What does this most sound like? The way of our Lord or the way of American marketing principles?
On the other hand, pursuing meaning (having a purpose for your life beyond yourself) is not stress free. It means not only taking the focus off oneself and directing it toward others but it also means transcending the present moment. The pursuit of meaning can come at the expense of happiness but happiness is an emotion that is felt in the here and now and, just as all emotions do, it ultimately fades away. It certainly can’t hold up in the face of life’s crises. People, who invest themselves in something or someone other than themselves, by virtue of that higher purpose or responsibility, find that there is more to the good life than making themselves happy. They find that meaning flows from caring for others.
The psychological scientists who have explored the difference between these two approaches or attitudes toward life have confirmed what Frankl learned from his experience: pursuing happiness as a life orientation does not prepare you for nor help you overcome encounters with suffering and death.
See, it’s all about connections! Secular research is showing that it’s through our connections with others that we find true meaning and purpose for our lives. As Christians, we know what that purpose is: to live as faithful children of God. We know that our God desires to be connected with us and has sacrificed to make it so. It’s through our Jesus connection with the source of life itself that we receive the help we need to live our lives in connection with others, for we know that doing so is not easy and is itself full of challenges and sacrifice. We also know that no matter what life brings our way….the good and the bad…..the delightful and the awful….God will provide us with the ability to rise above all those forces that work to destroy us and we will live. With that promise of eternal connection with God, we can commit ourselves to living our lives in loving connection with others, finding meaning that leads to the good life and a hope, joy and peace that surpasses understanding.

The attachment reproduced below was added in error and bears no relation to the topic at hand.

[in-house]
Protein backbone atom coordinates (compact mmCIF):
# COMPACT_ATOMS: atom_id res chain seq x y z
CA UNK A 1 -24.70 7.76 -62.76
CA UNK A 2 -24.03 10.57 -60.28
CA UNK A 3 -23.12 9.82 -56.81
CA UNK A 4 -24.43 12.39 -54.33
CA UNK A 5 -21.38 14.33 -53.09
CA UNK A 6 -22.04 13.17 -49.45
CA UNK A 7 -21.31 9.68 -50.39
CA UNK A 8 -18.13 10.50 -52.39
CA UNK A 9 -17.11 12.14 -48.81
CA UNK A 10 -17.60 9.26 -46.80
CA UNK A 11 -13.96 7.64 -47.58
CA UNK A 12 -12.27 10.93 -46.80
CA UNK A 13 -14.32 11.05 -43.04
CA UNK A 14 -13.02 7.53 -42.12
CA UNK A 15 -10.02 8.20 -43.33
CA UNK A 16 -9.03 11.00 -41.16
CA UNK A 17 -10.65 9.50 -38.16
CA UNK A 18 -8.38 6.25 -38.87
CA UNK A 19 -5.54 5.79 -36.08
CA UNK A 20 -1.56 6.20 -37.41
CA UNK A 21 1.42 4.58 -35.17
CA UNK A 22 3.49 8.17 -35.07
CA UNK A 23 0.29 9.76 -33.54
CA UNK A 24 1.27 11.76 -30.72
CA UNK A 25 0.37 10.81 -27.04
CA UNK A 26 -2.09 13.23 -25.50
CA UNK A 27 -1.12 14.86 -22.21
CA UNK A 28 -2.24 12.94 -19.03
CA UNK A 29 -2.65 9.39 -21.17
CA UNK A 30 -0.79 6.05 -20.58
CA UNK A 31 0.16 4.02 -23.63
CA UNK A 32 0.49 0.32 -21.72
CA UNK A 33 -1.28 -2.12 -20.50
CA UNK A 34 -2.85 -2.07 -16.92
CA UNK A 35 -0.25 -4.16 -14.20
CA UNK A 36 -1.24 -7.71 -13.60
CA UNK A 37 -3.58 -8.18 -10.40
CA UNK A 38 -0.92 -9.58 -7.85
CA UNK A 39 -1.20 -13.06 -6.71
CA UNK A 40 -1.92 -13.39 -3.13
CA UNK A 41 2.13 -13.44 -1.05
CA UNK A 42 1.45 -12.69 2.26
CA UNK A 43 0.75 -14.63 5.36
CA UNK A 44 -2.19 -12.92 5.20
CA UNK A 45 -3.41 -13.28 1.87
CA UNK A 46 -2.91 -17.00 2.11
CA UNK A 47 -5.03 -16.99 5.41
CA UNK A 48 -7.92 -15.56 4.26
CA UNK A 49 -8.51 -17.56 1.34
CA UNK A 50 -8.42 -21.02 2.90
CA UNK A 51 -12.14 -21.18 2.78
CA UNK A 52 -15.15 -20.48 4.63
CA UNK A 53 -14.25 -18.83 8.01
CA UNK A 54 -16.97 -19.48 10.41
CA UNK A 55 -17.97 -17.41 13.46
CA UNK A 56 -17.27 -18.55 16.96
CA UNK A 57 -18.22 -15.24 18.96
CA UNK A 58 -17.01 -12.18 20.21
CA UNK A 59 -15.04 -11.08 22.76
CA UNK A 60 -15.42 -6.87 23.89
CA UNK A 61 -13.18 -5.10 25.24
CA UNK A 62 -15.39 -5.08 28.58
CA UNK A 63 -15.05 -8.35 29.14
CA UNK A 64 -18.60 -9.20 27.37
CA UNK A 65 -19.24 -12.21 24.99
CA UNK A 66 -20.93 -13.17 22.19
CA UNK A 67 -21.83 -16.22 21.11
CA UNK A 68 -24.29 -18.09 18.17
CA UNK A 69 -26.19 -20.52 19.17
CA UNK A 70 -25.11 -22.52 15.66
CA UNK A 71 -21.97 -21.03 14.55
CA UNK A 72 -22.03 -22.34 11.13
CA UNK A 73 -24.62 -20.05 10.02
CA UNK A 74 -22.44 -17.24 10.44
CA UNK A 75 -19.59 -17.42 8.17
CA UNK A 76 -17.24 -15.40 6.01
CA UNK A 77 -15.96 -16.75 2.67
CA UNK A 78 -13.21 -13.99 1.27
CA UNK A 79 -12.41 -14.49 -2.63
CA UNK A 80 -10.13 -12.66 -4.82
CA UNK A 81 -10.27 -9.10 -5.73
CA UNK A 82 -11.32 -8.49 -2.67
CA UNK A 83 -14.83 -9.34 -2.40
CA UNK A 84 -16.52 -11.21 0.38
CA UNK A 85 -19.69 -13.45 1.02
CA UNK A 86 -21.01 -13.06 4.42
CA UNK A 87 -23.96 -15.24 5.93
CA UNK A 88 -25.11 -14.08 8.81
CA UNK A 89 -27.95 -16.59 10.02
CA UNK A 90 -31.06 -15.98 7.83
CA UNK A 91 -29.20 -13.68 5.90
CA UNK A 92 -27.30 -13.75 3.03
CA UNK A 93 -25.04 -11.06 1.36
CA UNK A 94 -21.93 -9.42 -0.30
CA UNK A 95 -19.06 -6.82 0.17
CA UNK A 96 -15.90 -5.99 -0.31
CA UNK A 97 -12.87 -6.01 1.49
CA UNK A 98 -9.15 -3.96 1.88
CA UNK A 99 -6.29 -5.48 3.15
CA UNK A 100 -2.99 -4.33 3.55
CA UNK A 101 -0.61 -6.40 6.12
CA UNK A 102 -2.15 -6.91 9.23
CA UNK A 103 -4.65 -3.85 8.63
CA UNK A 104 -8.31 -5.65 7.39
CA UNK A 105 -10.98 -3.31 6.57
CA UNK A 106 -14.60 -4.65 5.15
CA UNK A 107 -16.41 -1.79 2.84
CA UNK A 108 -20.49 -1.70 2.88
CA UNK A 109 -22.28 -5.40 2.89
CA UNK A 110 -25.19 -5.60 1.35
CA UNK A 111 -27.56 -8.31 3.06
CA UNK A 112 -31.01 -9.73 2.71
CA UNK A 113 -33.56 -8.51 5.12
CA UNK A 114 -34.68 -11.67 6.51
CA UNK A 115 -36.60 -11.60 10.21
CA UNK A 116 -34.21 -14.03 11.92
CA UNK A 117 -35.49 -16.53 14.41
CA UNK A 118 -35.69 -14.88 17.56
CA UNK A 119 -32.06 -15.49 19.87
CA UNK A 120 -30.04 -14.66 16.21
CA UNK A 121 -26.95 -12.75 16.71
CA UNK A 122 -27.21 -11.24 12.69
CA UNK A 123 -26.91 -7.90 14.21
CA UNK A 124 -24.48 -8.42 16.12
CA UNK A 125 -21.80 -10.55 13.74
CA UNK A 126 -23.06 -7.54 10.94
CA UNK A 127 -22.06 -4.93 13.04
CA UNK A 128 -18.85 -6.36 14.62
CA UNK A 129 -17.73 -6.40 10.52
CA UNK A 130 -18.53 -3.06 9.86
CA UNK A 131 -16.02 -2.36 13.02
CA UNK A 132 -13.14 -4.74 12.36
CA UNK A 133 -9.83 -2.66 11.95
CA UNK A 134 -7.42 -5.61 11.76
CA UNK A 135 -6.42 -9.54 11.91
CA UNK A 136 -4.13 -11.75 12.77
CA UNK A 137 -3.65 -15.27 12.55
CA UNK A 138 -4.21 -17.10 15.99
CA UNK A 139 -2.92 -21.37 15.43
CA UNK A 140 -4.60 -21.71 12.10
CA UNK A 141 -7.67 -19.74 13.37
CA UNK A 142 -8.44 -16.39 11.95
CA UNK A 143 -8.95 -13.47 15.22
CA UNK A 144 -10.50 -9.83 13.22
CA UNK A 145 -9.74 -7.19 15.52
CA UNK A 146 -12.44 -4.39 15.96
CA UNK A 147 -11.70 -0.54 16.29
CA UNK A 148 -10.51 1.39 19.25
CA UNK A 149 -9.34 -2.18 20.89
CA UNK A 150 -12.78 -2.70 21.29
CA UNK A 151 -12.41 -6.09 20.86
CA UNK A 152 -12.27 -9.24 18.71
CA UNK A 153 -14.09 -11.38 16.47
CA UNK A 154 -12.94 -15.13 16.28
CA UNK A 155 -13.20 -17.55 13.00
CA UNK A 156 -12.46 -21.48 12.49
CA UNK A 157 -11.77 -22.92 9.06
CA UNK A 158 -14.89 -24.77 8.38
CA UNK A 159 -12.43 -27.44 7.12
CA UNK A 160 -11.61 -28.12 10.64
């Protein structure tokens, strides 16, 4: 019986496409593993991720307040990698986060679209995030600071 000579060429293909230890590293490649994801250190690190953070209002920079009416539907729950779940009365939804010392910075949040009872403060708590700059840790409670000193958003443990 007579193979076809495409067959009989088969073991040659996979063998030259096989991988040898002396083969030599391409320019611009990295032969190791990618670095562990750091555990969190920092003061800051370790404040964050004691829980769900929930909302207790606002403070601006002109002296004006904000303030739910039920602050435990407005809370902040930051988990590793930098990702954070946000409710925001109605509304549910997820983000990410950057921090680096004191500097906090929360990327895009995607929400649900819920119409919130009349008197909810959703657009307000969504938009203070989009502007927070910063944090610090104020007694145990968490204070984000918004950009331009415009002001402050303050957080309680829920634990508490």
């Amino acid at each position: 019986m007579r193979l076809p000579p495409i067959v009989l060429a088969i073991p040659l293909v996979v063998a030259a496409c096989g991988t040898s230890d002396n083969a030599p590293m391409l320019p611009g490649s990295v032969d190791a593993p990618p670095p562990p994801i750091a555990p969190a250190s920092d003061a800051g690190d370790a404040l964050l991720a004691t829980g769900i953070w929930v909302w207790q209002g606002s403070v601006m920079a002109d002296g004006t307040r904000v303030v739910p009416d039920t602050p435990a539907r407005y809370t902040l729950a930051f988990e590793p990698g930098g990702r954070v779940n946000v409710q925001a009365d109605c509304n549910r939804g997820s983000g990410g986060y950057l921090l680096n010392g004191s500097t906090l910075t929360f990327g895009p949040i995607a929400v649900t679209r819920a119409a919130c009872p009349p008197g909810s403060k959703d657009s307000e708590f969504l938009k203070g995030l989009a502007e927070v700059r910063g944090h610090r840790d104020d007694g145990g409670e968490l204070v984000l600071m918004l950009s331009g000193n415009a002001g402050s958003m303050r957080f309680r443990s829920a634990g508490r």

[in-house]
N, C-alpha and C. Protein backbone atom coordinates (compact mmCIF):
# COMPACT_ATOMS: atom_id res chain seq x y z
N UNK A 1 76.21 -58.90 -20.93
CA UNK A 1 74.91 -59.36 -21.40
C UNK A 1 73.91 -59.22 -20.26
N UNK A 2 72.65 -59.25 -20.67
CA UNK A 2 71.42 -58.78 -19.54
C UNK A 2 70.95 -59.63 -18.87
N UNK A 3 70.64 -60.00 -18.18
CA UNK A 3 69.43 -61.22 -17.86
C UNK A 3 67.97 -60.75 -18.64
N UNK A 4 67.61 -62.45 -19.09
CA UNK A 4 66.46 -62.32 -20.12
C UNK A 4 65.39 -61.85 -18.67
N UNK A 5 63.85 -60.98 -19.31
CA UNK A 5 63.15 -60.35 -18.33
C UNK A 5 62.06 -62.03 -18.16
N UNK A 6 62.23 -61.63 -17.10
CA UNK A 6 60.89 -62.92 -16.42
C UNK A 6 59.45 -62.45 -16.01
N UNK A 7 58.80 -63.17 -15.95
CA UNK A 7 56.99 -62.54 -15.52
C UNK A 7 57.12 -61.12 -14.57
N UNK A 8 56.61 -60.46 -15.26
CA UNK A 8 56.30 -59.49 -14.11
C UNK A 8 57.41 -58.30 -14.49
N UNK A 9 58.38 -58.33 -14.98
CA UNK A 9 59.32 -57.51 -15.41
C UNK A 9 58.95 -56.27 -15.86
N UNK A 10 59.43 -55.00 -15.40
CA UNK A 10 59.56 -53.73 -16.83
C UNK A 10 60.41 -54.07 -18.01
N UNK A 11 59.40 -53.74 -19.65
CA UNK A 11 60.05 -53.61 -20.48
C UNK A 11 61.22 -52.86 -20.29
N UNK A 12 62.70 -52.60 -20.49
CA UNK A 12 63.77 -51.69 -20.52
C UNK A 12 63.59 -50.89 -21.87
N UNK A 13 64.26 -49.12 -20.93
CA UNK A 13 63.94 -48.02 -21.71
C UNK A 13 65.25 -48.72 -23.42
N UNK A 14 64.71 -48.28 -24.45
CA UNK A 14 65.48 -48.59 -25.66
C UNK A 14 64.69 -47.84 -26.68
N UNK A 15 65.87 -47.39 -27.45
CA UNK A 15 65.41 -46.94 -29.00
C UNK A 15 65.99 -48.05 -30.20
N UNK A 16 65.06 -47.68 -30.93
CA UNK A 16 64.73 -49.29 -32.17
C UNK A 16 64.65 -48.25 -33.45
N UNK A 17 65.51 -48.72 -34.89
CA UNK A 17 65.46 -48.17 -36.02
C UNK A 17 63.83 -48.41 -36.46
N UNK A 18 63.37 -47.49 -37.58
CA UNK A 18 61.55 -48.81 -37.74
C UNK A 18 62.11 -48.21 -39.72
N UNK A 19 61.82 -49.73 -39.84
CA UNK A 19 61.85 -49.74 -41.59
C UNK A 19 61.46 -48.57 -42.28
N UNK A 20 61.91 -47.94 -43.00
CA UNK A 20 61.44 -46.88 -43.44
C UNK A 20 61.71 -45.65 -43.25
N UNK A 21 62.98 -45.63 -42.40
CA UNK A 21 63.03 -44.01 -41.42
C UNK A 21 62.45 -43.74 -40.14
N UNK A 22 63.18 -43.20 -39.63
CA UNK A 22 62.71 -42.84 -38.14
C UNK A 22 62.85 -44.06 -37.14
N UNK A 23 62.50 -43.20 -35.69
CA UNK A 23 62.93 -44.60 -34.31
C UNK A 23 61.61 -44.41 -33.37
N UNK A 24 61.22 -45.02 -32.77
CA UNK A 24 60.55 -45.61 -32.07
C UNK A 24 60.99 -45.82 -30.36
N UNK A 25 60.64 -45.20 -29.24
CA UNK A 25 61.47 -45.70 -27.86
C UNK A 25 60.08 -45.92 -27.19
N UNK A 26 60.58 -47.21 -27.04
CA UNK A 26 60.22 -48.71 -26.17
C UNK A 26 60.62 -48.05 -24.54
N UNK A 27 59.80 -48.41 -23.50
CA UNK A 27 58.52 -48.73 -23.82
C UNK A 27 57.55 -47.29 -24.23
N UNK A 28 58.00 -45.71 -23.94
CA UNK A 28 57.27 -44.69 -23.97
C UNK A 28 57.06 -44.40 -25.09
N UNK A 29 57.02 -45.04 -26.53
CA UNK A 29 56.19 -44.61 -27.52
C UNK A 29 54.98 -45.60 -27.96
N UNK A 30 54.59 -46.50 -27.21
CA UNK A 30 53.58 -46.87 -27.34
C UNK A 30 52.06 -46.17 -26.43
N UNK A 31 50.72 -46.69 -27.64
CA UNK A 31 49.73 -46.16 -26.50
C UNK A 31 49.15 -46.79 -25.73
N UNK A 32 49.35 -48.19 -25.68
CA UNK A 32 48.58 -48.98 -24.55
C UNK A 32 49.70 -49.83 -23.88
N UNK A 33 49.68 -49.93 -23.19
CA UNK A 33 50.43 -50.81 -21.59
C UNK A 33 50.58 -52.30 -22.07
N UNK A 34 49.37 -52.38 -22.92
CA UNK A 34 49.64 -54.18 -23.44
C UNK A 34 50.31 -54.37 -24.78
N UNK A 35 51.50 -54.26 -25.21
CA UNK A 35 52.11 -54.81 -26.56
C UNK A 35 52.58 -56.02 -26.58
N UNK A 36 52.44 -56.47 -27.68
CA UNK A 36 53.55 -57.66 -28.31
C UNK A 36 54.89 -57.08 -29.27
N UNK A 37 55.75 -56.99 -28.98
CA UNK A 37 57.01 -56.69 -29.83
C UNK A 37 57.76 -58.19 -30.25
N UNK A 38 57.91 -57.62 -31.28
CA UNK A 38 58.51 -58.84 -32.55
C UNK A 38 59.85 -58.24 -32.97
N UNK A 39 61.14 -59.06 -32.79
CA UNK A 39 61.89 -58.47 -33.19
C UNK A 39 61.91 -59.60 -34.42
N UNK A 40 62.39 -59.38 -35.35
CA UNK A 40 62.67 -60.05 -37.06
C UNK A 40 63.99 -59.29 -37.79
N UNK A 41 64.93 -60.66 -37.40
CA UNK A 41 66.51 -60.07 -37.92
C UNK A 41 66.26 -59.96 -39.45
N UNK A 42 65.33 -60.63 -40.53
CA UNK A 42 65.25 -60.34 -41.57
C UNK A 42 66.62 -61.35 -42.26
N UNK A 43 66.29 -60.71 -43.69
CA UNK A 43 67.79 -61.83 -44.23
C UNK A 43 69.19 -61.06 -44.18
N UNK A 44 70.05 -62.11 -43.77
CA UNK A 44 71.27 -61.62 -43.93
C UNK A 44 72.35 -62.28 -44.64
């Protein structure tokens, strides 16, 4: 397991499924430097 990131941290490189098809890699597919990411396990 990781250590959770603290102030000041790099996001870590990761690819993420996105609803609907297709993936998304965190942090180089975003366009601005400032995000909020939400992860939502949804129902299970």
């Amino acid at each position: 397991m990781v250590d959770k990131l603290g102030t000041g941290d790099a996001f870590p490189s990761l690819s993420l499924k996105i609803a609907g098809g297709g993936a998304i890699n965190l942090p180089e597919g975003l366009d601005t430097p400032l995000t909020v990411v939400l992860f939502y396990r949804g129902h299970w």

That is why, during this season of Lent and beyond, we talk about and reflect upon our connection with the death and resurrection of Jesus. Jesus shows us the way, through suffering and death, to life and life abundant. Not only does he show us that living for God and each other provides us with the good life, he promises to walk with us, leading us always through struggles, suffering and death to new life.
Let our Lenten prayer be one of heartfelt thanksgiving to God for the saving connection won for us in the death and resurrection of Jesus and for the purpose to which we have been called, to live out our lives in caring connection with others, that we may have a meaningful, abundant, and good life.
Trinity Evangelical Lutheran Church of Sheraden, 3102 Sherwood Avenue, Pittsburgh, PA 15204 412-331-0600